February 1, 2018
The envelope please: A National Book Award is being created for translated literature
by Michael Barron
There was a time in book publishing when the brilliance of a literary translation was about as recognized as the brilliance of well-poured latte. Times have changed.
According to the New York Times’ Alexandra Alter, “Starting this year, the National Book Foundation will recognize works in translation, opening up a distinctly American literary award to writers working in other languages.” That’s right: translations will now be recognized with their own prize at the National Book Awards!
It’s great news. The prize will be awarded to both the authors and translators of winning titles. For now, eligibility remains limited to fiction and nonfiction works by living authors published in the United States. And it will be strictly a translation prize: international writers working in English need not apply. Sorry, Commonwealth.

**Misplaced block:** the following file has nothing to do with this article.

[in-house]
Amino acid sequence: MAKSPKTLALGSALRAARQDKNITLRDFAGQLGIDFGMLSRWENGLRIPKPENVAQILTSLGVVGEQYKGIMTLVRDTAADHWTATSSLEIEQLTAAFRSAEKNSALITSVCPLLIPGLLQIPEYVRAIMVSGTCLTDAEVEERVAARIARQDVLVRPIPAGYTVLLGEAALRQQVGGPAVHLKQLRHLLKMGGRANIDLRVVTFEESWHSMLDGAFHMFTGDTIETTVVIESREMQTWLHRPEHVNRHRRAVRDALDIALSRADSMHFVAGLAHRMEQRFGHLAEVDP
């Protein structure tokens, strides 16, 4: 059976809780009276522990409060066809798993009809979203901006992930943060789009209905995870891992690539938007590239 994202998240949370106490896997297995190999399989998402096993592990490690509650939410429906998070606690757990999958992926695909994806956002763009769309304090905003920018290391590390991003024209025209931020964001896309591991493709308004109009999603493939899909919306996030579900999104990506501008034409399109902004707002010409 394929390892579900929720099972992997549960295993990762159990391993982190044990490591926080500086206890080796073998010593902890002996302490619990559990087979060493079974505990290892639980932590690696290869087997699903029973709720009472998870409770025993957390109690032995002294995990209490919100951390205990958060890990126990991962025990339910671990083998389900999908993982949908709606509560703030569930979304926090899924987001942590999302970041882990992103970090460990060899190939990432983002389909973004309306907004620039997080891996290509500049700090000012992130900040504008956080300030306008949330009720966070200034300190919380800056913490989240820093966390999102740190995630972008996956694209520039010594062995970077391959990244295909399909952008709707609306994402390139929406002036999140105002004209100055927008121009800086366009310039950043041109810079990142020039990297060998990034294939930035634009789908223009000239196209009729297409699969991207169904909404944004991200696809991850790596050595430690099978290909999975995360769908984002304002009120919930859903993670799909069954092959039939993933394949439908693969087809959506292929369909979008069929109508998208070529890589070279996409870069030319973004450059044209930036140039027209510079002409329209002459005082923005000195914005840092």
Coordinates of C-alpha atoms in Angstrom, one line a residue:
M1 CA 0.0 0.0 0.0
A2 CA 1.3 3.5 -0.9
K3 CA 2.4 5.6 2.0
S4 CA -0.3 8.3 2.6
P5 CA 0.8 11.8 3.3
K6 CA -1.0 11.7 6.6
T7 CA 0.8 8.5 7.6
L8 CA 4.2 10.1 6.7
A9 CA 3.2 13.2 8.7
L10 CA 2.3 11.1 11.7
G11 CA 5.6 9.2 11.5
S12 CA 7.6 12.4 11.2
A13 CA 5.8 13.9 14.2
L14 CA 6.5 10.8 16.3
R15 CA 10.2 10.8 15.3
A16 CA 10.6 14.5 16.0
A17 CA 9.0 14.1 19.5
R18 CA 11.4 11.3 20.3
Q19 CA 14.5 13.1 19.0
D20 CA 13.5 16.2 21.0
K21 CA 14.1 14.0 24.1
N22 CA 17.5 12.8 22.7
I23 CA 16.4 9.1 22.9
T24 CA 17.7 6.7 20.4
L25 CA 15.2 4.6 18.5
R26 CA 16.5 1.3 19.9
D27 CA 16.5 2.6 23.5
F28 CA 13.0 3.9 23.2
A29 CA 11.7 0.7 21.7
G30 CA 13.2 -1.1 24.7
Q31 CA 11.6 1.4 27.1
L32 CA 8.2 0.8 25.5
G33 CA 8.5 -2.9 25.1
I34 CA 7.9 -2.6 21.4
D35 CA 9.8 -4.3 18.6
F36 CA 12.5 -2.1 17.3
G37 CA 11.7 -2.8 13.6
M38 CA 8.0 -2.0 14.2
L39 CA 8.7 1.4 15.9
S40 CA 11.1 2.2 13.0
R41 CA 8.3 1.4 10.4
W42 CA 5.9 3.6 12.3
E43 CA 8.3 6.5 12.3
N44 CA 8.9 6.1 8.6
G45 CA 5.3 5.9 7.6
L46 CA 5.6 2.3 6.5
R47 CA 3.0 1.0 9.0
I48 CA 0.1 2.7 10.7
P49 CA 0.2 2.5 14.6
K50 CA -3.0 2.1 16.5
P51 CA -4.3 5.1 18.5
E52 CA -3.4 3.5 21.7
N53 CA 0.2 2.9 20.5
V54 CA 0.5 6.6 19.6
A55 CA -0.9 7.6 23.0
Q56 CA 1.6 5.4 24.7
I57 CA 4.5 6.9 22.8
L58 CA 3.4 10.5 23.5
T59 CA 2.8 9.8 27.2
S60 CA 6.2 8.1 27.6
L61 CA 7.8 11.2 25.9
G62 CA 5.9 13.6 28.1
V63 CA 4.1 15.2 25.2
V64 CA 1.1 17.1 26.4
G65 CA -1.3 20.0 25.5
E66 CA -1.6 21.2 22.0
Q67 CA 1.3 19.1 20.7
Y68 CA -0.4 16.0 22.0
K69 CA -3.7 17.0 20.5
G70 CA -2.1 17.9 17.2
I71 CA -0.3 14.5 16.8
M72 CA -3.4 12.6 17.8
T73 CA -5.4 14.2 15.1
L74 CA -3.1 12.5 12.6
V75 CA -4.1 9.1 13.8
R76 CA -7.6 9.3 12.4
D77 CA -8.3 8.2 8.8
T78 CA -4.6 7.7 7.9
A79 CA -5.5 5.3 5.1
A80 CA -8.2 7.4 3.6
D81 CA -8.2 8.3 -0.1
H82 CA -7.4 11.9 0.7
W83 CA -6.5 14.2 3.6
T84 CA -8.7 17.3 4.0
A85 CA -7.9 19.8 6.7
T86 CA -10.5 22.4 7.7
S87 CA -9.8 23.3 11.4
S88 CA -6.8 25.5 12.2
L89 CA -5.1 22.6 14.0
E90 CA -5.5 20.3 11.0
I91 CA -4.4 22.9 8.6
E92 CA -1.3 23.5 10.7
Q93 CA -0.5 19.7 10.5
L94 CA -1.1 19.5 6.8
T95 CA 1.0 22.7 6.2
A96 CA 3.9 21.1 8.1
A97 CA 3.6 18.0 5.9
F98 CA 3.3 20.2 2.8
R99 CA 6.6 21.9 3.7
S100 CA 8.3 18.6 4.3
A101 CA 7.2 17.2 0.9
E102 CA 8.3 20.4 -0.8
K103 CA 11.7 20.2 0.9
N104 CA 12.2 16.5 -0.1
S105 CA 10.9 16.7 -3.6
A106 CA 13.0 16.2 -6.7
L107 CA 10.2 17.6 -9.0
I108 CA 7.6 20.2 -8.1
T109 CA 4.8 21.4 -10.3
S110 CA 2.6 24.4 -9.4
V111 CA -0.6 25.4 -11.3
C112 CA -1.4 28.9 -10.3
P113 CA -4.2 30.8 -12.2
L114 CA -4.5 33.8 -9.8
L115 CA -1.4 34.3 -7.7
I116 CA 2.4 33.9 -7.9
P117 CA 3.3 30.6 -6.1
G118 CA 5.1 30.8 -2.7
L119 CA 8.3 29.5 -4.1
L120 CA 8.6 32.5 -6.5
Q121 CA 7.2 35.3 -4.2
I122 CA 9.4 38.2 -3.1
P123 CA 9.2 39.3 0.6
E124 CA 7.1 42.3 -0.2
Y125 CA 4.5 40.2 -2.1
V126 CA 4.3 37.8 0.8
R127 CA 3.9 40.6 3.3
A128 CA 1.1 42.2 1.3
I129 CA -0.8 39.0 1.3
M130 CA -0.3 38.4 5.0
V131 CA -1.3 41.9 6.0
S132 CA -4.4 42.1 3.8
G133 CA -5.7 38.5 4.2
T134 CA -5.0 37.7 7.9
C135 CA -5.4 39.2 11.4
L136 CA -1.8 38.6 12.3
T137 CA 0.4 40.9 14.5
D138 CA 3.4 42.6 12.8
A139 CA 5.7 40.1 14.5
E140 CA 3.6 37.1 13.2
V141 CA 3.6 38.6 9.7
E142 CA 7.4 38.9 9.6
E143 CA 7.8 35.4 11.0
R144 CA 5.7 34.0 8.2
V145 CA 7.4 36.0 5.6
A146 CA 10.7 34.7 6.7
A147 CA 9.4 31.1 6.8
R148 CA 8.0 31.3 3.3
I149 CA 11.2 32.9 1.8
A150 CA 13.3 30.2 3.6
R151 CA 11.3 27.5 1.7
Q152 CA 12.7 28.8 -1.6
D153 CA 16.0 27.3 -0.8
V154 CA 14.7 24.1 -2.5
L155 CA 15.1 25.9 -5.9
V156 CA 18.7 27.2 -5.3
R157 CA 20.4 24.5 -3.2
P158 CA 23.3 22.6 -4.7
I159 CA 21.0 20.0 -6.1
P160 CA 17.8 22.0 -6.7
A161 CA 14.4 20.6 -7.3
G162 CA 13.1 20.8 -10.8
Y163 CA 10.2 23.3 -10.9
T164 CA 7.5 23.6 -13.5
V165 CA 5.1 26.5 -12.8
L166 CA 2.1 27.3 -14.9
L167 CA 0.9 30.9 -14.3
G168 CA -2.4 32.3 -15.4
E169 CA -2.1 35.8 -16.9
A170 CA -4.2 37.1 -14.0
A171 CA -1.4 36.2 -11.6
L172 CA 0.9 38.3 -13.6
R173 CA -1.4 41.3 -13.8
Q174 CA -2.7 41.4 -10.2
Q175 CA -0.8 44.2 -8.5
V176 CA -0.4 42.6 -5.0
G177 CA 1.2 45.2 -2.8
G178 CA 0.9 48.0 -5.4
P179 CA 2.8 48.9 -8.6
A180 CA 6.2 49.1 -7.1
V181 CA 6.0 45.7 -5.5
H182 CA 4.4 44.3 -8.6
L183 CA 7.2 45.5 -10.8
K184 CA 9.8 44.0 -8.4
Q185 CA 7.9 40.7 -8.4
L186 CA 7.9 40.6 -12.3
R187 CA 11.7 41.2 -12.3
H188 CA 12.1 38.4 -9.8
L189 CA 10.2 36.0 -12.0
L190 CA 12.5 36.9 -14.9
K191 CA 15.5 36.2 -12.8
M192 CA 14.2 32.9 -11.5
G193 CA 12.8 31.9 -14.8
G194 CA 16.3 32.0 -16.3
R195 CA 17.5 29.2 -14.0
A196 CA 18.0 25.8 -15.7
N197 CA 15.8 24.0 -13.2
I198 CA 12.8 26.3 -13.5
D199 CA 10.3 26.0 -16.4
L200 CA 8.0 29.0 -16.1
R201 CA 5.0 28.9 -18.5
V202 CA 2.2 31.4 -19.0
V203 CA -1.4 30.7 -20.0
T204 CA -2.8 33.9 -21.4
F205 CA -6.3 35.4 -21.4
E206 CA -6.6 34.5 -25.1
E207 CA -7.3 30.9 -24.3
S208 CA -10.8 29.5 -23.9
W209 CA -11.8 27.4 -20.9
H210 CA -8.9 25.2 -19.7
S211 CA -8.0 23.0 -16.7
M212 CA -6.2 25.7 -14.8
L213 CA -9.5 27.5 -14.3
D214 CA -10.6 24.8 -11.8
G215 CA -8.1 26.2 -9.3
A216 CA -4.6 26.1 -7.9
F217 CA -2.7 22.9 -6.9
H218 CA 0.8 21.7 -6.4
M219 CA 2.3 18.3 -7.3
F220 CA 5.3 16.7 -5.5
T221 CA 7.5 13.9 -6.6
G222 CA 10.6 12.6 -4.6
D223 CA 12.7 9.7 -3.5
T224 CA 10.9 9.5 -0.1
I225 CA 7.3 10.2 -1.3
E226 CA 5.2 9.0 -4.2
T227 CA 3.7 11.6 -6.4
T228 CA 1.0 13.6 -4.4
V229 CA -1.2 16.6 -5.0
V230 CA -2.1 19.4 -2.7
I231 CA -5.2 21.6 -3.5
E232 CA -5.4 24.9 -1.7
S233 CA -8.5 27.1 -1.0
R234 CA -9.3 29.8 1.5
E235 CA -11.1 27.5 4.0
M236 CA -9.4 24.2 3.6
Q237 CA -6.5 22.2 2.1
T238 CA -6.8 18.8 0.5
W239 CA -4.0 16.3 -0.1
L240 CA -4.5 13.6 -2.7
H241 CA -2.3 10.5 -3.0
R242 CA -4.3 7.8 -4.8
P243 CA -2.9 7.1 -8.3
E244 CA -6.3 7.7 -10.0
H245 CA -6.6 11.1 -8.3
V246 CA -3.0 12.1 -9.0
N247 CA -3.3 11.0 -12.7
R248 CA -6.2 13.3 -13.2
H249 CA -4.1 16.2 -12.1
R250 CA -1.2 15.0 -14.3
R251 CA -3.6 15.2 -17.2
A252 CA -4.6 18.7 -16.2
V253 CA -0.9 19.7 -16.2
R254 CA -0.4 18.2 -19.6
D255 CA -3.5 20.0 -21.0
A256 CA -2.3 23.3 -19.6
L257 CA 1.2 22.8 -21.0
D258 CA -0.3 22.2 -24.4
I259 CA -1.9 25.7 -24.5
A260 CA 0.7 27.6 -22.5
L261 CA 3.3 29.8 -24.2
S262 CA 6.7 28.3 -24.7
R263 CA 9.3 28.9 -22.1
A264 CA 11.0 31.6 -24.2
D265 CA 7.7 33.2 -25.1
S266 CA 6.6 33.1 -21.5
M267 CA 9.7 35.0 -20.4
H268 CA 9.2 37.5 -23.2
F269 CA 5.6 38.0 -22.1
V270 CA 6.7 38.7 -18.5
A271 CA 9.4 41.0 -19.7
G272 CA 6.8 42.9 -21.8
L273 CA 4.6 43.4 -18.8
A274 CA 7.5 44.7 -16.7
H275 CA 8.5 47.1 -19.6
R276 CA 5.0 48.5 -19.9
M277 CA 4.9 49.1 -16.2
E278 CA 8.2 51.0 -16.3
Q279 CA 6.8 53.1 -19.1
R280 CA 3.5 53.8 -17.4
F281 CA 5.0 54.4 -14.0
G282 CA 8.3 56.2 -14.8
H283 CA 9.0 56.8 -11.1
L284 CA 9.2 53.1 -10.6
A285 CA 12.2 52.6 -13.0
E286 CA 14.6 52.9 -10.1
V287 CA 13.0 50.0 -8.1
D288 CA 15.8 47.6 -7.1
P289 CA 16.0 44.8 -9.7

Otherwise, the news should be applauded. A longstanding statistic is that translations comprise only three percent of the literature published in the US. Whether that has changed or not in the past few years (no institution has taken up the challenge of a reevaluation), the sentiment remains that translated literature remains underread and underappreciated here.
Lisa Lucas, the executive director of the Foundation, told Alter, “This is an opportunity for us to influence how visible books in translation are. The less we know about the rest of the world, the worse off we are.”
We couldn’t agree more.
Michael Barron is an editor at Melville House.